'Damages' Rescued by DirecTV, for Better or Worse

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Damages, the recently canceled FX drama starring Glenn Close, has been rescued at the last minute by DirecTV. The satellite provider will produce two more seasons of the Emmy-award winning series for its original programming channel, The 101. In 2008, DirecTV struck a similar deal with the acclaimed drama Friday Night Lights. The company shared the production costs with NBC for the series' fourth and fifth seasons, which are airing first on The 101 and then in a second run on NBC. Damages, however, will only air on The 101, and therefore will only be available (prior to DVD release, anyway) to DirecTV subscribers.

FNL averaged 6.1 million viewers on NBC before beginning its network sharing deal with DirecTV. Its debut on The 101 garnered only 400,000 viewers; its second run premiere on NBC mustered only 3 million. Since Damages barely managed one million viewers an episode on FX, its prognosis for ratings success on DirecTV is pretty dismal, especially since it won't have the added benefit of a second run. Given the caliber of its cast and production team—all of whom should have no problem getting other gigs, on TV or elsewhere—Remote Patrolled wonders whether this 11th hour rescue is worth it:

You see while I'm pleased that the show is returning it does concern me that it's coming back to a network that's available in less than 20 million homes. Sure HBO and Showtime also have limited subscribers but those two networks also spend a fortune promoting their shows and have built a reputation as homes of quality drama. They are destination viewing platforms. And DirecTV just isn't at that stage—yet!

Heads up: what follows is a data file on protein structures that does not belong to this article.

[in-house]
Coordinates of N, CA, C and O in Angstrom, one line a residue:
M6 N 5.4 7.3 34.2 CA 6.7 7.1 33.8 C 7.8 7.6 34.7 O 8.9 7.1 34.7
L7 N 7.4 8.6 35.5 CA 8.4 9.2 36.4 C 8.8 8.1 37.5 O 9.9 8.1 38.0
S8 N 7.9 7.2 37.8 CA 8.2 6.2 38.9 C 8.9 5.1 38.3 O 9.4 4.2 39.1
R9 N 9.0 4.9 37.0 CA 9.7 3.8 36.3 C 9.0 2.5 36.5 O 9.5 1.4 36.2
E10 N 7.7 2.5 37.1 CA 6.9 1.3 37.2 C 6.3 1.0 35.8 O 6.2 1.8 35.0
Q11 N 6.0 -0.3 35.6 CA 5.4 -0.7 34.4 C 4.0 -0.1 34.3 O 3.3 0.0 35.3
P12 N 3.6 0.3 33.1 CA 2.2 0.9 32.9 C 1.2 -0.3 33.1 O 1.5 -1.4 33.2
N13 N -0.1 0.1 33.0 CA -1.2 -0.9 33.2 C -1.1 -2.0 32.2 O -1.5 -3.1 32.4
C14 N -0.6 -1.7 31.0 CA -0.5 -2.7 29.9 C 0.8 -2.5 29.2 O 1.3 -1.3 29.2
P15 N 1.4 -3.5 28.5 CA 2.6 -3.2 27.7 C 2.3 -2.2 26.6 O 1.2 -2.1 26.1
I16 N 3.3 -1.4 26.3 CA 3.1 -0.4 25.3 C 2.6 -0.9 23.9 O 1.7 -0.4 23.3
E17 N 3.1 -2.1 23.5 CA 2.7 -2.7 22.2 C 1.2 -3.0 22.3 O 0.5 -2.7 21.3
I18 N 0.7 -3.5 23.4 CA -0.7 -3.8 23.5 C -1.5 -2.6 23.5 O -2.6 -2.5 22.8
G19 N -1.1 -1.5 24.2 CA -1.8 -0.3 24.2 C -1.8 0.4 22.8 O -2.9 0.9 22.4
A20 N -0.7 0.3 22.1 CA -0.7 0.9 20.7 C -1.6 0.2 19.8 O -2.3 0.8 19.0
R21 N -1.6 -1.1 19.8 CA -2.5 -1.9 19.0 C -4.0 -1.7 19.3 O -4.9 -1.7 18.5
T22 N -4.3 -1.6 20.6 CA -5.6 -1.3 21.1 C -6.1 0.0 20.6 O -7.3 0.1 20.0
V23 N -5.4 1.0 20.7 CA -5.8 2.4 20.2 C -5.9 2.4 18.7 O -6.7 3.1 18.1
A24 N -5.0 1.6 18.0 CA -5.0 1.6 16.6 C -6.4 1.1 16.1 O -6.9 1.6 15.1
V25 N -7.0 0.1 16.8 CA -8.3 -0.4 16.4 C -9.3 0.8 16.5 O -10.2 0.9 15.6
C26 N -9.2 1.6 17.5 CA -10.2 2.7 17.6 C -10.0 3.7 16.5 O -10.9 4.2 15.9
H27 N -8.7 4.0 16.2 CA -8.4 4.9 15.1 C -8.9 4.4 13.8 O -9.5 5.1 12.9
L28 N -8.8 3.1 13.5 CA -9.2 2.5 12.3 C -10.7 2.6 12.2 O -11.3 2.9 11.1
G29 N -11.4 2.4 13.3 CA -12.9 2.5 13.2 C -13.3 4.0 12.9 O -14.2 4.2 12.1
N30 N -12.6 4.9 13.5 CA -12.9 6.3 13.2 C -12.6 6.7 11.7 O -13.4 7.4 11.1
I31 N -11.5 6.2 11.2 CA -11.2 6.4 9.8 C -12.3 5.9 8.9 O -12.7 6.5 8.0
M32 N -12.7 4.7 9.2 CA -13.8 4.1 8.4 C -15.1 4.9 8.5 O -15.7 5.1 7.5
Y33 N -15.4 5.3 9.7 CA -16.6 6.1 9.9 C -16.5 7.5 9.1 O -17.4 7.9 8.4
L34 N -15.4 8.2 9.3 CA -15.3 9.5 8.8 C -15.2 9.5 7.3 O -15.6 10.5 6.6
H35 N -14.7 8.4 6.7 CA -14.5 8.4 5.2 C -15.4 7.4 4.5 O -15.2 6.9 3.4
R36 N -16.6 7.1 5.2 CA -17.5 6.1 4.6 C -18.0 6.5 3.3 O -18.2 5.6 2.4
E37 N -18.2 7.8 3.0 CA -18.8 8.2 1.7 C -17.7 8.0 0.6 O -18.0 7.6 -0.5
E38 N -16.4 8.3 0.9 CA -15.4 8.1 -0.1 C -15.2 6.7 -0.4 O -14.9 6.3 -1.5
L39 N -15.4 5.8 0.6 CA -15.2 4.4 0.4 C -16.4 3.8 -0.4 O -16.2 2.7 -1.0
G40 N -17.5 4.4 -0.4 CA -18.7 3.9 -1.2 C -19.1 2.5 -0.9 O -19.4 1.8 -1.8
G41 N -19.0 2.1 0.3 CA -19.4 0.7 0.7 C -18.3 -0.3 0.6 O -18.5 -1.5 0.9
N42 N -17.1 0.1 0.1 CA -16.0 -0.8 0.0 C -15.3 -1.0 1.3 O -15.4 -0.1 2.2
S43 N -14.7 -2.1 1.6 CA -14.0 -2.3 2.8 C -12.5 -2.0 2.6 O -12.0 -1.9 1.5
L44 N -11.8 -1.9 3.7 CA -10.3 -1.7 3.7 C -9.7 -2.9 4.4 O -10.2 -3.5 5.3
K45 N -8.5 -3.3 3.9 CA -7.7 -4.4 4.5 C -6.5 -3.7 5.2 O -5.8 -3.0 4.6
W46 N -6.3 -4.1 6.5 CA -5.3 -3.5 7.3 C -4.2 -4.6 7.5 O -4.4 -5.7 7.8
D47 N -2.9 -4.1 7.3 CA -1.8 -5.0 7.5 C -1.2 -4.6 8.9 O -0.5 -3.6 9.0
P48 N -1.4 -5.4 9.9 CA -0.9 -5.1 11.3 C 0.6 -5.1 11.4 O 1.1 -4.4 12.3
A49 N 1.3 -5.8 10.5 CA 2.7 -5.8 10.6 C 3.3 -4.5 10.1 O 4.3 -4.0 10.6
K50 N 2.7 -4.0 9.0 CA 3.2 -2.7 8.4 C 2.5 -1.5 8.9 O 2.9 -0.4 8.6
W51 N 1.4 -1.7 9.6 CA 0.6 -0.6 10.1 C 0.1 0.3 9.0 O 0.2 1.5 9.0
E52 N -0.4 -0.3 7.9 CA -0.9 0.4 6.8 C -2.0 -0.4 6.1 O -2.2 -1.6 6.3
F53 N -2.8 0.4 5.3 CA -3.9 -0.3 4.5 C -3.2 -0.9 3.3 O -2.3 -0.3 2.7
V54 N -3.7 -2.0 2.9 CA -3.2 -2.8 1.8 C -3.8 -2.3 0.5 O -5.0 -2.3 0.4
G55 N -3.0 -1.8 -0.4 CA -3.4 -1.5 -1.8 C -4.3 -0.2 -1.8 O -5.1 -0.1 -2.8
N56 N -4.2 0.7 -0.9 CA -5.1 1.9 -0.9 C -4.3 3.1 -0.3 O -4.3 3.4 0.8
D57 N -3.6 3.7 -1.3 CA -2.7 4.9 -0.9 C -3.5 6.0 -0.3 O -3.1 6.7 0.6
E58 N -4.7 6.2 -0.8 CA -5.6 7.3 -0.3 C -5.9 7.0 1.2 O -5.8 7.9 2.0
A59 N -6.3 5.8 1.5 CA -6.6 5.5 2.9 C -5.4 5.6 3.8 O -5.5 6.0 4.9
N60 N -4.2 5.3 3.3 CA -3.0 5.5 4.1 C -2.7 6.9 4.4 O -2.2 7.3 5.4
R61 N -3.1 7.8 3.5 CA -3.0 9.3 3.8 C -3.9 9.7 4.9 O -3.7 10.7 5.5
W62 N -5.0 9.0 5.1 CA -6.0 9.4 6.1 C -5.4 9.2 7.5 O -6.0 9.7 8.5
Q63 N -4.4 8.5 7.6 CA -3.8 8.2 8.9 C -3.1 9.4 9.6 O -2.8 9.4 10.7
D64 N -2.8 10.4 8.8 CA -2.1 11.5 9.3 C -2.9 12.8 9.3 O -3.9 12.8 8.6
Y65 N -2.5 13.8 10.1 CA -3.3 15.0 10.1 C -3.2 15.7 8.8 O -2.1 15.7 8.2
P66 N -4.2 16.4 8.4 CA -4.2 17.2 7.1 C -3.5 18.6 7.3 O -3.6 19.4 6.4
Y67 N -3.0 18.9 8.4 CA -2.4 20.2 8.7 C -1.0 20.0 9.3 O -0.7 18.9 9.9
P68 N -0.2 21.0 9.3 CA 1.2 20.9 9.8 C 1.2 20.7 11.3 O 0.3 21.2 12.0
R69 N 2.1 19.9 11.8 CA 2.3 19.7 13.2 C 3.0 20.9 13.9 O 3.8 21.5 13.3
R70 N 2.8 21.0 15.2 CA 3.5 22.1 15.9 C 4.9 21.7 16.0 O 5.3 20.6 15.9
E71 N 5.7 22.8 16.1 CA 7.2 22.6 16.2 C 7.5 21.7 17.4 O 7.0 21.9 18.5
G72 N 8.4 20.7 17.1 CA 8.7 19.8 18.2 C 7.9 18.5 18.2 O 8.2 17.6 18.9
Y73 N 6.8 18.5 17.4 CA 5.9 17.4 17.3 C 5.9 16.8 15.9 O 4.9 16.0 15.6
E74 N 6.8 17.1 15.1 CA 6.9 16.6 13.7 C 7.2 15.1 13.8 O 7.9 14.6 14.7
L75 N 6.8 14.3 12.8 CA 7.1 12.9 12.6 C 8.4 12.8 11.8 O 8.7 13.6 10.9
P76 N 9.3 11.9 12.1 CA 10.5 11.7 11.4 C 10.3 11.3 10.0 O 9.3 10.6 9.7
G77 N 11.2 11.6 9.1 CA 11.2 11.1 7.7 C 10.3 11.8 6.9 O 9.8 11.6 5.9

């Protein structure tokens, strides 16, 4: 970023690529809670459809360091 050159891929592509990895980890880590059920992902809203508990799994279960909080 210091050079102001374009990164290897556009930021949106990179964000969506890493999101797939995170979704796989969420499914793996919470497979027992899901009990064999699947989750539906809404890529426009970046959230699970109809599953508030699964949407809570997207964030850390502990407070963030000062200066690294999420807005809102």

My worry for the show's return is that it's going to get lost in the pack. Let's face it, despite the DirecTV deal, Friday Night Lights still hasn't gone on to become a hit. And though it's been reported that the show's stars Glenn Close and Rose Byrne won't be taking pay cuts for the 4th and 5th seasons, the fact is that the network still likely won't be paying the same fees as when the show aired on FX. Which means we shouldn't go expecting guest stars on the level of Martin Short, Lily Tomlin, Marcia Gay Harden and Ted Danson, all of whom absolutely electrified the series during its three season run.

Read the full story at Remote Patrolled.

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Kevin Fallon is a reporter for the Daily Beast. He's a former entertainment editor at TheWeek.com and former writer and producer for The Atlantic's entertainment channel.

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